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G4S probe after tag firms' multi-million overcharging confirmed

media captionJustice Secretary Chris Grayling accused the companies of charging for tagging people who were back in prison and in some cases for criminals who had died

The justice secretary has asked the Serious Fraud Office to consider investigating G4S over overcharging for tagging criminals in England and Wales.

Chris Grayling told MPs overcharging by G4S and rival Serco amounted to tens of millions of pounds.

He said some charges were for tagging people who were in jail or abroad, and a few who had died.

Serco agreed to a new "forensic audit" by accountants PriceWaterhouseCoopers but G4S declined, he added.

The firms have said they will repay any amount which is found to be due.

G4S said it had "co-operated fully" with a previous audit which PwC began earlier this year and was conducting its own inquiry but was not aware of any indications of dishonesty or misconduct.

Shares in the companies fell as Mr Grayling said there would also be a wider review of all contracts held by the two companies across government.

Last month, figures showed government spending on contracts with G4S had risen by more than £65m in 2012 to £394m.

In a Commons statement, Mr Grayling said he had also launched a disciplinary investigation into the way the contracts had been managed inside the Ministry of Justice after uncovering evidence that officials knew in 2008 there were problems with billing.

2004 contracts

Electronic tagging of criminals is a key part of the government's strategy to monitor offenders in the community. Contracts are awarded to private companies who place the electronic ankle bracelet on the offender or suspect and ensure that their movements comply with their bail or licence conditions.

Mr Grayling said that current contracts had been awarded in November 2004 and were due to expire shortly.

He said that auditors had revealed a "significant anomaly in the billing practices" of both companies.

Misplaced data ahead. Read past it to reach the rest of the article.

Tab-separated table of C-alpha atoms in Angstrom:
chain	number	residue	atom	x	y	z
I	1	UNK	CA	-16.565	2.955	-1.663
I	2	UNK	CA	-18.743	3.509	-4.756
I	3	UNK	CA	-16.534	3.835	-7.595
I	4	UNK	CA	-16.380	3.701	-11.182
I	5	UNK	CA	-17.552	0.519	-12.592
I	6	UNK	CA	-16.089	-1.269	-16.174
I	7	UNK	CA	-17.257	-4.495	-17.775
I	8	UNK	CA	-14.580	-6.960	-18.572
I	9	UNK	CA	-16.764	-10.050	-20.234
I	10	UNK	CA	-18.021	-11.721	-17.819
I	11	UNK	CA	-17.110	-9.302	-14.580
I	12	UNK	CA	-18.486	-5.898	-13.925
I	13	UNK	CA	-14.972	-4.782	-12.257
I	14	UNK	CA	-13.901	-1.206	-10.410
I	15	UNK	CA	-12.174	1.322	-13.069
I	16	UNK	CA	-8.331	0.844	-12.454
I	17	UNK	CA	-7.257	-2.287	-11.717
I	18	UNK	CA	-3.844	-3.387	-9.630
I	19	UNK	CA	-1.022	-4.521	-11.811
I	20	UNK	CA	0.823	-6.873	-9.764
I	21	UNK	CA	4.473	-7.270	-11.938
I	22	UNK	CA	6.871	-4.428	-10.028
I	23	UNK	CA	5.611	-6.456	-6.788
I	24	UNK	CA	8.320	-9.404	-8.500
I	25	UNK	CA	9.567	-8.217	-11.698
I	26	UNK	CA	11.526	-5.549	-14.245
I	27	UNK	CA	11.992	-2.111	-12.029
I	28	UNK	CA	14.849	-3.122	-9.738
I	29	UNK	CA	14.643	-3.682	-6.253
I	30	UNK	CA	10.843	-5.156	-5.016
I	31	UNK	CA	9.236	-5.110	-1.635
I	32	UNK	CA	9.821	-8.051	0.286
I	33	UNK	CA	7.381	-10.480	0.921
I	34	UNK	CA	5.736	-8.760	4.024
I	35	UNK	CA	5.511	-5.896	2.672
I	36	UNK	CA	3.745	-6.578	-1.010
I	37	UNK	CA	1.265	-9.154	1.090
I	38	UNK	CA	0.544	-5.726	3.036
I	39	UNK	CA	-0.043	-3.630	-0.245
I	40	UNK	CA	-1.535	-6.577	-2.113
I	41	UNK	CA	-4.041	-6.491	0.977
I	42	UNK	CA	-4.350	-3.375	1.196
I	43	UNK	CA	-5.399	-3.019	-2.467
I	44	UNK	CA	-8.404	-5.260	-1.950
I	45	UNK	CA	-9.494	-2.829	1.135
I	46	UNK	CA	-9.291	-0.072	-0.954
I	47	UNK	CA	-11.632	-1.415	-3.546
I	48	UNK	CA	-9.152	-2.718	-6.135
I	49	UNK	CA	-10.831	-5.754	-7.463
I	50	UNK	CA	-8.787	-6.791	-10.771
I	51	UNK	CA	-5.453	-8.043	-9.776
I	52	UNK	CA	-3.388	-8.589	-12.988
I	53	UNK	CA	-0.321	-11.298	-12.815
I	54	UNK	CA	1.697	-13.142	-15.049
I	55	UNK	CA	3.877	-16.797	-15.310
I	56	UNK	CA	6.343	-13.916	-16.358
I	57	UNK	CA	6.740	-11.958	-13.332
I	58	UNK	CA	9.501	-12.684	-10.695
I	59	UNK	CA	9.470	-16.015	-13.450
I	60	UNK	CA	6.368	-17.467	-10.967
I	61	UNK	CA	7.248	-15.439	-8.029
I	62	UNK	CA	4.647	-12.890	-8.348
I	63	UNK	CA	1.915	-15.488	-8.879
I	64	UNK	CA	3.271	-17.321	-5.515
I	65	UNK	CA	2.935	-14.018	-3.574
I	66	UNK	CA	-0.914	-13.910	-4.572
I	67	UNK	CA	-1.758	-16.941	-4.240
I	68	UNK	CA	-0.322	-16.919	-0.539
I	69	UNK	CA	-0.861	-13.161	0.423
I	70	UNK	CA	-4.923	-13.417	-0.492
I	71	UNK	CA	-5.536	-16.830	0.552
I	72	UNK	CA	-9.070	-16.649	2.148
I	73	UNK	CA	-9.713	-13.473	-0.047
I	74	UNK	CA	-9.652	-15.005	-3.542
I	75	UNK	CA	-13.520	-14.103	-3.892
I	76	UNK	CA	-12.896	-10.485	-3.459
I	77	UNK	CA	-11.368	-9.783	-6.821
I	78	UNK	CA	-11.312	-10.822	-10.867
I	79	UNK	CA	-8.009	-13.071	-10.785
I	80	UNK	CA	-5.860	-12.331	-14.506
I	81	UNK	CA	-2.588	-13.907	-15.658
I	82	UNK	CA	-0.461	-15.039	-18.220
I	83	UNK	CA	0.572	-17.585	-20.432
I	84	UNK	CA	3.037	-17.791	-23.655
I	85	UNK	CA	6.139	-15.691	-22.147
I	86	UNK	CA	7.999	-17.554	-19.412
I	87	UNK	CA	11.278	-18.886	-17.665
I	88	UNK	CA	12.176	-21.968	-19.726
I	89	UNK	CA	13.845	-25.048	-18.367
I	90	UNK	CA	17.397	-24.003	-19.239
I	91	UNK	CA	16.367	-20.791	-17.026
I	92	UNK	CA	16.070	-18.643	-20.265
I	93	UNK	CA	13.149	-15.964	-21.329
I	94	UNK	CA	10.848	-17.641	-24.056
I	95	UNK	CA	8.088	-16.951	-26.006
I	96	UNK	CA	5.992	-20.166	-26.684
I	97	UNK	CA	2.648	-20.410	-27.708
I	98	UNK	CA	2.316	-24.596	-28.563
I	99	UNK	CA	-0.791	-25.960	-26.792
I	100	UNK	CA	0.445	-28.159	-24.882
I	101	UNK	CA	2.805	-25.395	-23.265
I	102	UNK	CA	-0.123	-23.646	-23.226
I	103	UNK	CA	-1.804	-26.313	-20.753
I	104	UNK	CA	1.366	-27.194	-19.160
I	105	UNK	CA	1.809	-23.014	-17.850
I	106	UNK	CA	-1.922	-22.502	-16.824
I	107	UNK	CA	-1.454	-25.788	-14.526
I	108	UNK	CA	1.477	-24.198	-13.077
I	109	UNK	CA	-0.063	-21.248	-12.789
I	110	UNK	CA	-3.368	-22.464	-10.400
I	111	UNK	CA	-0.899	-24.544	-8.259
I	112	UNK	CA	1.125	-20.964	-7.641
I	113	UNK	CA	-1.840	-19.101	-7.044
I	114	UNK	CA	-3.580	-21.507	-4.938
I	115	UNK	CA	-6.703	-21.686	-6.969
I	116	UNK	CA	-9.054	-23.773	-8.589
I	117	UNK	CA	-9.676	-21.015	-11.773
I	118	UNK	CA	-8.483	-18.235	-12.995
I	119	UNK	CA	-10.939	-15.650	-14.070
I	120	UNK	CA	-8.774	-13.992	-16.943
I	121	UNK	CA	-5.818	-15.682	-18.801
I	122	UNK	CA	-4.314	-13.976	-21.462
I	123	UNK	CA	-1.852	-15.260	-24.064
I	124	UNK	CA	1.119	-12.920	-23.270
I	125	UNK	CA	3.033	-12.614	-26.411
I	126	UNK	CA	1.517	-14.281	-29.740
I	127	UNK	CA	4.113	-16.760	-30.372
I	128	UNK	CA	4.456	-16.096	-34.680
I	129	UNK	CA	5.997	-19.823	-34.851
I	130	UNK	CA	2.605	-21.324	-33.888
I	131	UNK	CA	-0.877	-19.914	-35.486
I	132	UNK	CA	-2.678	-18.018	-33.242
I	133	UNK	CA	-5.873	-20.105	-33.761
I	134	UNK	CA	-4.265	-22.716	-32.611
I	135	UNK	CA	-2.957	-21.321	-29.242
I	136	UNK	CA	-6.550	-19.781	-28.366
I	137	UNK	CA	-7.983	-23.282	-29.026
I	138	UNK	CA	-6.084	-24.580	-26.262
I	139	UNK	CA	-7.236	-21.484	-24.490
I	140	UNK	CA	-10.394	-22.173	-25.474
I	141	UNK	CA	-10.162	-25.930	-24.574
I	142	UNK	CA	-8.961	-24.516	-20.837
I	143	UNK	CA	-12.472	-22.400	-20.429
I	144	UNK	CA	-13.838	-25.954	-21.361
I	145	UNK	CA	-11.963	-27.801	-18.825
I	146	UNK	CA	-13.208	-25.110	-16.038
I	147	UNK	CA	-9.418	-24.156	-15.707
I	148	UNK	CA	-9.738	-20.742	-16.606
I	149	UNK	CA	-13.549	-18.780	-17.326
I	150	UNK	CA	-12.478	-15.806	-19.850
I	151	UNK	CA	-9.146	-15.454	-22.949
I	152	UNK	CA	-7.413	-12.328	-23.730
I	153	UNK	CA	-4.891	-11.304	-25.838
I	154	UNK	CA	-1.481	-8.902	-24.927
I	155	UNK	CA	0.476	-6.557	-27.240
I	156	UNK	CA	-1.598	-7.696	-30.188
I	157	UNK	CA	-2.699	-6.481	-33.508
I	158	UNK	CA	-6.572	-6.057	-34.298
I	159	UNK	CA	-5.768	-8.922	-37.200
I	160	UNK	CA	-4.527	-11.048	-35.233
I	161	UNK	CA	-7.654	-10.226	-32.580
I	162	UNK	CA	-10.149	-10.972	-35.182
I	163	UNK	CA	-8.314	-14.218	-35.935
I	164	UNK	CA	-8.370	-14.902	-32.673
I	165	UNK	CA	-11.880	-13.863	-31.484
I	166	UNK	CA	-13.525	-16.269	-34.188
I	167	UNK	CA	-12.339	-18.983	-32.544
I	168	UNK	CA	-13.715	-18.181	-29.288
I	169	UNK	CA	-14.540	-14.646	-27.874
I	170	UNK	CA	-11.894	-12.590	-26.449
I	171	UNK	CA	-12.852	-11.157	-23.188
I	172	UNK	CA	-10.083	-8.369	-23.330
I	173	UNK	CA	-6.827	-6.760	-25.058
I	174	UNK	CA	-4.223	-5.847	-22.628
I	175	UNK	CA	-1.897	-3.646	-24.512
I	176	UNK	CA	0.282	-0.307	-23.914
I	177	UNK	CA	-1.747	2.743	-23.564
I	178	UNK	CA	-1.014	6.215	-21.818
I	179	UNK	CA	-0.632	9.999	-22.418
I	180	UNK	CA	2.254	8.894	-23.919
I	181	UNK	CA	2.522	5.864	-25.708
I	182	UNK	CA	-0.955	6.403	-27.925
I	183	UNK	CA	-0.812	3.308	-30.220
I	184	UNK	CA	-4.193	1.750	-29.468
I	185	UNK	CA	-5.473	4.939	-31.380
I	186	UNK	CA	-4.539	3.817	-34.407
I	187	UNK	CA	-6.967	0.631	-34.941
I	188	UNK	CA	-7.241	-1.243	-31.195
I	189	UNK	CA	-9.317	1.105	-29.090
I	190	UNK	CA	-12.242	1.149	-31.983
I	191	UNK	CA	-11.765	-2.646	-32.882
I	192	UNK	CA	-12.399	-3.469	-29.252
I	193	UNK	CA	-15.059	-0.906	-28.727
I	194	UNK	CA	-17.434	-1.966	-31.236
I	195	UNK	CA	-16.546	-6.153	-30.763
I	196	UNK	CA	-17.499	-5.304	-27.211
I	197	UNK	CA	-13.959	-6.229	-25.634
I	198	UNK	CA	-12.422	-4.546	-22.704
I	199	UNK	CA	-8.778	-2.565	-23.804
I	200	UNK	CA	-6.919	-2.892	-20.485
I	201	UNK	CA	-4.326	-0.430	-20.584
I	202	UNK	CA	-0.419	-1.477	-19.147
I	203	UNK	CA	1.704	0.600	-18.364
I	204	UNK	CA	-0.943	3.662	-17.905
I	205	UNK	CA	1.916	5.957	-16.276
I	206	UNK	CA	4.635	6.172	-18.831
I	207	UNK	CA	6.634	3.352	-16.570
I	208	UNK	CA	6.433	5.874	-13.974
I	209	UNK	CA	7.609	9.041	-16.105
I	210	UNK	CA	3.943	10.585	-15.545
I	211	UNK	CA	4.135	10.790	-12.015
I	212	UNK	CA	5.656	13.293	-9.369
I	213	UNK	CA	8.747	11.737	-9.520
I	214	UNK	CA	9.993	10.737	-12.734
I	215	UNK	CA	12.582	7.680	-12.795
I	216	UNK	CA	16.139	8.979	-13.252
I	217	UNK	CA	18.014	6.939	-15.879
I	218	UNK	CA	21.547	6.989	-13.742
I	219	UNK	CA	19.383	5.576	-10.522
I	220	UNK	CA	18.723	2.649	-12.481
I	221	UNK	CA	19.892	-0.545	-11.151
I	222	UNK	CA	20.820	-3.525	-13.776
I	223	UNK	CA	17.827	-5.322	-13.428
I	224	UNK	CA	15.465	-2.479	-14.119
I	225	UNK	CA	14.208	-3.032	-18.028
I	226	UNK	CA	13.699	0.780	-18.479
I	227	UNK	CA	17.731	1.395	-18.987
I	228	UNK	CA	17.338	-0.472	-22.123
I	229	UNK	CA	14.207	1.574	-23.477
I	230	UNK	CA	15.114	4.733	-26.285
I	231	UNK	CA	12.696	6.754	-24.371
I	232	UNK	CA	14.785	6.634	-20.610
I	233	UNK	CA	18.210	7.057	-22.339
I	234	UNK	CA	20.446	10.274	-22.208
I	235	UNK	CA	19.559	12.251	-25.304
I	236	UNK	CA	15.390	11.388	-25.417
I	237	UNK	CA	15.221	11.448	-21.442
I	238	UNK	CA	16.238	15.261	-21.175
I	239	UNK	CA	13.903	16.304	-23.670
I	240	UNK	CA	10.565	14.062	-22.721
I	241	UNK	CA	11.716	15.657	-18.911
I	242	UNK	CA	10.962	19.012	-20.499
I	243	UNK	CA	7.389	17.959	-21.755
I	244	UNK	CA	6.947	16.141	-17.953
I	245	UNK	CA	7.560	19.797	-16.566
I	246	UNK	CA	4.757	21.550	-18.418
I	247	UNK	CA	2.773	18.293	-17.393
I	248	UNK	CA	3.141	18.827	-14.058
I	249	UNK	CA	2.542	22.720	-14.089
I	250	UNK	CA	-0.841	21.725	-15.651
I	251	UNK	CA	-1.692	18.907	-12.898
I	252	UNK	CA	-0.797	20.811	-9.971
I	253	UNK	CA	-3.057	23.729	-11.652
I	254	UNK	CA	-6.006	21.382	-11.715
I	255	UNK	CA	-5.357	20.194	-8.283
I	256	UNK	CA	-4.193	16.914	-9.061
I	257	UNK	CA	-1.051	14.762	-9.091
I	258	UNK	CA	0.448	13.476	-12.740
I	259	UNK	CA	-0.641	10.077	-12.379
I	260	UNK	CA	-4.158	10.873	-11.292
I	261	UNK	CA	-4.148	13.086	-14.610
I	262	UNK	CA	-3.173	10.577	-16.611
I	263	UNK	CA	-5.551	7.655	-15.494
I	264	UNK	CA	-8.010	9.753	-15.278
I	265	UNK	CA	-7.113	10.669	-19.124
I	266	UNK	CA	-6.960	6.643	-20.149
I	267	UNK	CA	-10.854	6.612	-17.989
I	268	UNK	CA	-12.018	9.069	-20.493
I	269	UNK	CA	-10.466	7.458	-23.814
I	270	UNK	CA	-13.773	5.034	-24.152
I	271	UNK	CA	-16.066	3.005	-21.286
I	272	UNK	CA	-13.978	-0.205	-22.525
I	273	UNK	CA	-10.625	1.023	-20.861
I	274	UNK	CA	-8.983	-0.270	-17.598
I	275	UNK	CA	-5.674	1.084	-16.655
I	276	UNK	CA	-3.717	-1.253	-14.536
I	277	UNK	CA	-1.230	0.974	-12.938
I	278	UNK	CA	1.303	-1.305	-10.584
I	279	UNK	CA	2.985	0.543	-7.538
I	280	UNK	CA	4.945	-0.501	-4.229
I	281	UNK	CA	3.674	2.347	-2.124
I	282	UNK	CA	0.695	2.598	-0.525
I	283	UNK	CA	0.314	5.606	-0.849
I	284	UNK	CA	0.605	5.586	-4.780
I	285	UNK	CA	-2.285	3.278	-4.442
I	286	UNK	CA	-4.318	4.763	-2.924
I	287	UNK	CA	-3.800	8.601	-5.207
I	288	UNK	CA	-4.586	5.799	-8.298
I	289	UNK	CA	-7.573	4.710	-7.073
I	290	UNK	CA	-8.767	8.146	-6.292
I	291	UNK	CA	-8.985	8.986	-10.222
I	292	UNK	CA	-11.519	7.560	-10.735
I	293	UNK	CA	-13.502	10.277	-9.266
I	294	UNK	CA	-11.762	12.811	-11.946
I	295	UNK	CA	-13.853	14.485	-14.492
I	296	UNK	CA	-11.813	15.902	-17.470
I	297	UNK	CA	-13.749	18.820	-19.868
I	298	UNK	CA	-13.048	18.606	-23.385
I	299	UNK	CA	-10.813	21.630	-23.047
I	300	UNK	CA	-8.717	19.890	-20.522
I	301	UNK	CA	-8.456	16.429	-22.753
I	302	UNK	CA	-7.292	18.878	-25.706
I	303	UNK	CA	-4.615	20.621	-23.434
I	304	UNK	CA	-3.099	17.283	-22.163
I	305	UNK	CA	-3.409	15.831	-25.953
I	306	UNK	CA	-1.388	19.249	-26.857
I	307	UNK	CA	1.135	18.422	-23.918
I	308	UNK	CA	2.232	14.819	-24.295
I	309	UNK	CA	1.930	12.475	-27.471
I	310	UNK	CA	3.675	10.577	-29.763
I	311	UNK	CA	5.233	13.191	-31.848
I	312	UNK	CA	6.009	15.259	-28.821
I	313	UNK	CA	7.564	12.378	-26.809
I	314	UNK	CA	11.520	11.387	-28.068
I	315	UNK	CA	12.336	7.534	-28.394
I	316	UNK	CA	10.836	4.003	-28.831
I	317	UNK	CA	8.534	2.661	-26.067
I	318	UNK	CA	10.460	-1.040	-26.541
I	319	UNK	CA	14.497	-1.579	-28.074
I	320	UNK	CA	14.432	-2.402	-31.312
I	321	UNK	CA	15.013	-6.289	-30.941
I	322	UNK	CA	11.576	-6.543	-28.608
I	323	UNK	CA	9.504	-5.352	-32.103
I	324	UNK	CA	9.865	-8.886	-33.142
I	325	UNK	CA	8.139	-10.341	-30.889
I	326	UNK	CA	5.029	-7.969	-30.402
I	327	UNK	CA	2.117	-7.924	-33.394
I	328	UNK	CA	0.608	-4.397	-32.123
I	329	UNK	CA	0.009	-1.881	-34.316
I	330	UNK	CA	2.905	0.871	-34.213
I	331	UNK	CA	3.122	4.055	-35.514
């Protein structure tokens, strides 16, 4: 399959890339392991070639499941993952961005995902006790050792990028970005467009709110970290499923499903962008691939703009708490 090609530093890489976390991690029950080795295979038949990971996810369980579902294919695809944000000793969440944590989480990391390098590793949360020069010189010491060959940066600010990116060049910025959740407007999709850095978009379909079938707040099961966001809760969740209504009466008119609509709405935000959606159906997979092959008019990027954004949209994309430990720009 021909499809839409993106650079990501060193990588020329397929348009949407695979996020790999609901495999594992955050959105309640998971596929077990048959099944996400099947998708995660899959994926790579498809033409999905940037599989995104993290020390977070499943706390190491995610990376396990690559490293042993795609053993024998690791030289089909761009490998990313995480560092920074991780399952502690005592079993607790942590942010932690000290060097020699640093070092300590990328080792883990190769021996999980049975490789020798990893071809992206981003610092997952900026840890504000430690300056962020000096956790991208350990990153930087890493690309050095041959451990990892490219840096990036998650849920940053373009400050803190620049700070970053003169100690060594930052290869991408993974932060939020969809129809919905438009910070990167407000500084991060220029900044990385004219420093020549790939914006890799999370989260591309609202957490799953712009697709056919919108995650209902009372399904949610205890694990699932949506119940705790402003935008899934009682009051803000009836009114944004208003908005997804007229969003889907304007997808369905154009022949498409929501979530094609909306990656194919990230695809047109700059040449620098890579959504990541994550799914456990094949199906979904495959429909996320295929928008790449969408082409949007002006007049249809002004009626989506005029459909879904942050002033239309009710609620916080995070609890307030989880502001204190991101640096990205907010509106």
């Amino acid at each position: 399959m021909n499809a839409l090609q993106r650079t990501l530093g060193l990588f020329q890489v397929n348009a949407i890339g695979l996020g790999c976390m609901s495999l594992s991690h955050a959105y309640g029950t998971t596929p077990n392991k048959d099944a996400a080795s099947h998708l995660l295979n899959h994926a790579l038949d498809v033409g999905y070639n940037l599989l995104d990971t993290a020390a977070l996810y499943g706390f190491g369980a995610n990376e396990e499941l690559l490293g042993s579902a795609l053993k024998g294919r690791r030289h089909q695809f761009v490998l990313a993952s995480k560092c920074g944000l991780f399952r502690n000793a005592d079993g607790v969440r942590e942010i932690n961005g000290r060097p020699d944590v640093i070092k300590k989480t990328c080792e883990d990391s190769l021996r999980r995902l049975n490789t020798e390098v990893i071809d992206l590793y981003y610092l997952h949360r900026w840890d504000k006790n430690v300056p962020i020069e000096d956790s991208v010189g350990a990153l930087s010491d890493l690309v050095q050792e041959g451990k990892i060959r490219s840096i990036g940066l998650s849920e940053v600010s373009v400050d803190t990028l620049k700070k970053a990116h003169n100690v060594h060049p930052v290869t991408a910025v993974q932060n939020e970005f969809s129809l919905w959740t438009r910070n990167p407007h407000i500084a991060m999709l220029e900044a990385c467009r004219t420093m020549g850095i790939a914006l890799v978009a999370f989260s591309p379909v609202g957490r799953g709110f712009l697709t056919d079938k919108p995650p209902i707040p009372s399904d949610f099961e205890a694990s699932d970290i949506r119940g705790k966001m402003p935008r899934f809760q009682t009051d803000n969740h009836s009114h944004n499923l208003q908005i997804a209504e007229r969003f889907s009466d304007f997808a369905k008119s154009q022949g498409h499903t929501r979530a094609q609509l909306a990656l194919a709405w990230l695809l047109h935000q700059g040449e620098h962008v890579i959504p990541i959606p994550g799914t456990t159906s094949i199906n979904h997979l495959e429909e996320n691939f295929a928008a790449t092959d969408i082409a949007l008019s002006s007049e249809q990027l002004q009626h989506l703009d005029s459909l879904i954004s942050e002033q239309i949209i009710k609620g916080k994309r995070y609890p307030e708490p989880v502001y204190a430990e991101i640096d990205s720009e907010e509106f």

Mr Grayling said: "It included charges for people who were back in prison and had had their tags removed, people who had left the country, and those who had never been tagged in the first place but who had instead been returned to court.

"There are a small number of cases where charging continued for a period when the subject was known to have died.

"In some instances, charging continued for a period of many months and indeed years after active monitoring had ceased."

'Open and transparent'

Mr Grayling said officials estimated that the total over-billing was in the "low tens of millions".

He said that Serco had agreed to the forensic audit [that is, a search for possible illegality] of what happened, which included looking at executives' emails.

Mr Grayling said: "We put the same proposal for a further detailed forensic audit to take place to G4S. They have rejected that proposal.

"I should state that I have no information to confirm that dishonesty has taken place on the part of either supplier.

But following the findings of the previous audit and after receiving legal advice "I am today asking the Serious Fraud Office to consider whether an investigation is appropriate into what happened in G4S."

Shadow justice secretary Sadiq Khan said the government should ask the police and the Serious Fraud Office to investigate both G4S and Serco.

"Both these companies are recipients of hundreds of millions of pounds of contracts from across government and local authorities," he said.

He also said plans to privatise probation contracts now needed to be evaluated through pilot schemes.

The Ministry of Justice said G4S co-operated with the first audit. It added that the company did not receive the full results, but was given the categories of over-charging and examples. Serco received the same information. The ministry has not commented on suggestions that G4S warned the MOJ in 2009 about anomalies in the charging arrangements.

In a statement, the company said it believed that "any evidence or indication of dishonesty should be referred to the relevant authorities including, if appropriate, the SFO".

G4S added: "We can confirm that we are working with the Ministry of Justice on their review of the electronic monitoring contracts.

"We believe that we are delivering our electronic monitoring service in a completely open and transparent way."

G4S chief executive Ashley Almanz said: "We take very seriously the concerns expressed by the Ministry of Justice. We are determined to deal with these issues in a prompt and appropriate manner."

Serco's chief executive Christopher Hyman said: "We are deeply concerned if we fall short of the standards expected of all of us.

"We are therefore taking this extremely seriously and will continue to work closely with our customer to resolve their concerns in this matter. We will not tolerate poor practice and behaviour and wherever it is found we will put it right."

Serco has withdrawn from the tendering process for the next generation of tags.

Ian Lawrence, general secretary of the National Association of Probation Officers, said Serco and G4S should not be allowed to bid for any of the contracts under proposals to privatise the probation service

Andrew Neilson, director of campaigns at the Howard League for Penal Reform, said Mr Grayling "should rethink his plans to introduce yet more private sector involvement in the criminal justice system".

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